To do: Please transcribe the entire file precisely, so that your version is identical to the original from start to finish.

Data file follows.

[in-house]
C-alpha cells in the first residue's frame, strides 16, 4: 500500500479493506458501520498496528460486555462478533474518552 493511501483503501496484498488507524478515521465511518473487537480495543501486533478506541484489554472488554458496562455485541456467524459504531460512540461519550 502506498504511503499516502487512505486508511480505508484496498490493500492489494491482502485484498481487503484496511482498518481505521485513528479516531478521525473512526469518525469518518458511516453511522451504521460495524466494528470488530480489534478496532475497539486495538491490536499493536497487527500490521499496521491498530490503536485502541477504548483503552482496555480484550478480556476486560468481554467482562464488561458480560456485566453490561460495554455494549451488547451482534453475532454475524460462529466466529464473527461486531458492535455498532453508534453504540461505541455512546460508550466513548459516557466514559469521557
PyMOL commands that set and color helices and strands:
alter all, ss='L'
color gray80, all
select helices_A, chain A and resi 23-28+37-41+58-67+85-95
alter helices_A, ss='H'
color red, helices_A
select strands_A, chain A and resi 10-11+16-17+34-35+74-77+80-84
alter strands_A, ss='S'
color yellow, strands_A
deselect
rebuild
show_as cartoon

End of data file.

[in-house]
C-alpha cells in the first residue's frame, strides 16, 4: 500500500479493506458501520498496528460486555462478533474518552 493511501483503501496484498488507524478515521465511518473487537480495543501486533478506541484489554472488554458496562455485541456467524459504531460512540461519550 502506498504511503499516502487512505486508511480505508484496498490493500492489494491482502485484498481487503484496511482498518481505521485513528479516531478521525473512526469518525469518518458511516453511522451504521460495524466494528470488530480489534478496532475497539486495538491490536499493536497487527500490521499496521491498530490503536485502541477504548483503552482496555480484550478480556476486560468481554467482562464488561458480560456485566453490561460495554455494549451488547451482534453475532454475524460462529466466529464473527461486531458492535455498532453508534453504540461505541455512546460508550466513548459516557466514559469521557
PyMOL commands that set and color helices and strands:
alter all, ss='L'
color gray80, all
select helices_A, chain A and resi 23-28+37-41+58-67+85-95
alter helices_A, ss='H'
color red, helices_A
select strands_A, chain A and resi 10-11+16-17+34-35+74-77+80-84
alter strands_A, ss='S'
color yellow, strands_A
deselect
rebuild
show_as cartoon